The supporting cast is also interesting to watch in their respective roles, even though we have seen these archetypes many times before. Caviezel is playing your stereotypical corrupt leader, but appears to be enjoying himself by portraying Warden Hobbs as cold and unfathomably cruel, yet also as a bit of a detached neat-freak and perfectionist. His head of security Drake, played by Vinnie Jones (X-MEN: THE LAST STAND), is equally flamboyant in his evilness, but it’s just too much fun to see his skull almost pop out of his face when he’s imposing brutality on his prisoners. Amy Ryan (THE OFFICE) is very likable as Ray’s faithful and flirtatious right-hand woman Abigail Ross. Sam Neill (JURASSIC PARK) conveys the right amount of conflicting moralities and allegiances in his role as the Tomb’s head physician Dr. Emil Kyrie. And despite playing the same type of slimy and conniving character that he’s typically known for, Vincent D’Onofrio (SINISTER) is entertaining as Breslin’s business partner Lester Clark. The only unappealing performance I really found in the movie came from rapper Curtis “50 Cent” Jackson as Breslin’s tech guru Hush, but even then it’s mostly because his character isn’t given much to do besides spout off some exposition and act pissed.
On the flip side, Schwarzenegger as Rottmayer steals the show. And I’m not just saying that because it’s Arnold and he’s given opportunities for “so bad, they’re good” one-liners and the chance snarl at the camera. He’s given moments to demonstrate some actual range beyond his usual action film hamminess. One scene involving Emil in solitary confinement relies heavily on his performance to hold both our attention and the attention of the villains and it is very convincing. This is definitely one of Arnold’s most reserved performances, but it is strikingly effective. And the dynamic he shares with Stallone displays the appropriate amount of tension regarding trust, but also a sense of good-natured ribbing.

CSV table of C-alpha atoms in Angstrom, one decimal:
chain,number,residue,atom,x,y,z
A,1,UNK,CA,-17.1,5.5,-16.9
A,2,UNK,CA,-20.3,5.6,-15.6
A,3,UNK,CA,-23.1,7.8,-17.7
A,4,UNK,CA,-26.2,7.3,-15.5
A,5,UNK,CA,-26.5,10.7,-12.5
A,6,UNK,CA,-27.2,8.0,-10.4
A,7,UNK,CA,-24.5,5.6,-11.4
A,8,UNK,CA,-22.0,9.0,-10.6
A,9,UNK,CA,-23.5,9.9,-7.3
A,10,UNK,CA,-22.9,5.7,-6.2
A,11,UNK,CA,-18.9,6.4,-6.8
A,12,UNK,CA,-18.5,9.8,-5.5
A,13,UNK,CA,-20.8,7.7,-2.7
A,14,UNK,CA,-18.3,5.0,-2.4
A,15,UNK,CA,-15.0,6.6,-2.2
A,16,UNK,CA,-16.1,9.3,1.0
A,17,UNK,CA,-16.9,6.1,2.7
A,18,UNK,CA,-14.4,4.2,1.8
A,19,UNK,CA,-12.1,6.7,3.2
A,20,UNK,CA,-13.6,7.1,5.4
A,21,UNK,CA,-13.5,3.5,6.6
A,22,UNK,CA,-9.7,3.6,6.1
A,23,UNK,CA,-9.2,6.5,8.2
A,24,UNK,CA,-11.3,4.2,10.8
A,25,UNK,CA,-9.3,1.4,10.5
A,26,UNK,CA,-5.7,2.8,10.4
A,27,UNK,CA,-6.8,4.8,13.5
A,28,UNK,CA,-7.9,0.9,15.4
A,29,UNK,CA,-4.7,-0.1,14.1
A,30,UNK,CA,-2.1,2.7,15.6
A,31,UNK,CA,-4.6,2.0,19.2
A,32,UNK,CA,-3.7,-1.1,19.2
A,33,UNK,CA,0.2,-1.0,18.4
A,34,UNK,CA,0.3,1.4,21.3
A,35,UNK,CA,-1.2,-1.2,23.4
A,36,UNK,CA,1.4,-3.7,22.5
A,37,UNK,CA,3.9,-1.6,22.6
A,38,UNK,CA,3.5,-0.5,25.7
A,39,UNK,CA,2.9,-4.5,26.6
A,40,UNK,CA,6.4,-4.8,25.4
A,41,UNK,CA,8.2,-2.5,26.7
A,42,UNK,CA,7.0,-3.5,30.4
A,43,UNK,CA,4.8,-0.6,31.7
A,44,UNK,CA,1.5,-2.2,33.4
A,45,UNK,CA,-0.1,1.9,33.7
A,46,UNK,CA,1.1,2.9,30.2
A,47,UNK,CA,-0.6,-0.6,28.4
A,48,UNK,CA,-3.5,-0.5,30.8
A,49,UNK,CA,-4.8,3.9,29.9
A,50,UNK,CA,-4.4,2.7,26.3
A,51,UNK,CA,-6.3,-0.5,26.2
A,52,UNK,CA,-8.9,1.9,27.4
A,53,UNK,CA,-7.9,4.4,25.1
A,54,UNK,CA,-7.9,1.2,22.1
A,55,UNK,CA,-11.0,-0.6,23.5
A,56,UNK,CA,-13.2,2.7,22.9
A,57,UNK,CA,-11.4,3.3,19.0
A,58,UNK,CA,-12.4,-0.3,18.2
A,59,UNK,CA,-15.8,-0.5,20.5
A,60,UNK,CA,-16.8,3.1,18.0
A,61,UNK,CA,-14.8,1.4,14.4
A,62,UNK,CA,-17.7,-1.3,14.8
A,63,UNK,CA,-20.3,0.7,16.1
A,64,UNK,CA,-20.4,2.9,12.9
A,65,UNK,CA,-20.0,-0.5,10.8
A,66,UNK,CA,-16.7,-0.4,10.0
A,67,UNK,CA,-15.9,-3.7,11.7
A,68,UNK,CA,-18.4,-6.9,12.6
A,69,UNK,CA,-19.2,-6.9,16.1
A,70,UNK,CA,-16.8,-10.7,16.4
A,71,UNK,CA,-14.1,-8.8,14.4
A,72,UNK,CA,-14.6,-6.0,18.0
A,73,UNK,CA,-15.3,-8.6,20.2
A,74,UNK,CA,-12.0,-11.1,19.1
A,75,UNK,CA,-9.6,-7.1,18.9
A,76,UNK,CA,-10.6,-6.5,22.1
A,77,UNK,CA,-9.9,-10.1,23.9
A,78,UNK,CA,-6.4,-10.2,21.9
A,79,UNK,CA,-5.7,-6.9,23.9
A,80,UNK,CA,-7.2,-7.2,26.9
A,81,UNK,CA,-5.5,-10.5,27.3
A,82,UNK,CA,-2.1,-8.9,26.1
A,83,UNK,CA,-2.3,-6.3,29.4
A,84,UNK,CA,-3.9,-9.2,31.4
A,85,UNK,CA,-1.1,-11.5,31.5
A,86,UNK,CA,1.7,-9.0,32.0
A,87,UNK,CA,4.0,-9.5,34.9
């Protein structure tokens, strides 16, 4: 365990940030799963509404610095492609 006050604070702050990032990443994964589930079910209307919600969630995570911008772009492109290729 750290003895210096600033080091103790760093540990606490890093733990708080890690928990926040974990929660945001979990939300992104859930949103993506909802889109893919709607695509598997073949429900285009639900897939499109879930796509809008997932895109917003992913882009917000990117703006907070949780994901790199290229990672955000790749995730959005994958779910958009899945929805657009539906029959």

The action is also adept at convincing us of its brutal nature. Despite their age, Stallone and Schwarzenegger are still in good enough shape to sell us on their toughness in a fight. Blood runs like a river throughout the film, torture scenes are uncomfortable to watch and when bad guys get their comeuppance, holy God is it extravagant! The plot may be standard with regards to its pacing, but at no point does it forget that it is supposed to be entertaining.
While being a fun enough romp, I will admit that the scope of the story of ESCAPE PLAN seems a little small for the likes of these two larger-than-life heroes fully teaming-up for the first time. Thankfully, that doesn’t stop Stallone, Schwarzenegger and their supporting players from giving it their all. There really appears to be a sense of enthusiasm and excitement for material that really isn’t thoroughly deserving of it. Sure, the plot twists and cliched banter expected from such a heavily entrenched genre film are telegraphed throughout, but the likability of the leads keeps you engaged. If you are more of casual fan of these types of action films, this may be one to wait for to rent. However, if you are a die-hard (sorry, Willis!) Stallone or Schwarzenegger fan and are curious to see what their first full collaboration looks like, I would say that this is worth the price of admission.
Final Score: 7.5 out of 10
Check out Mike’s McGTV video log on ESCAPE PLAN! CAUTION- may contain explicit language: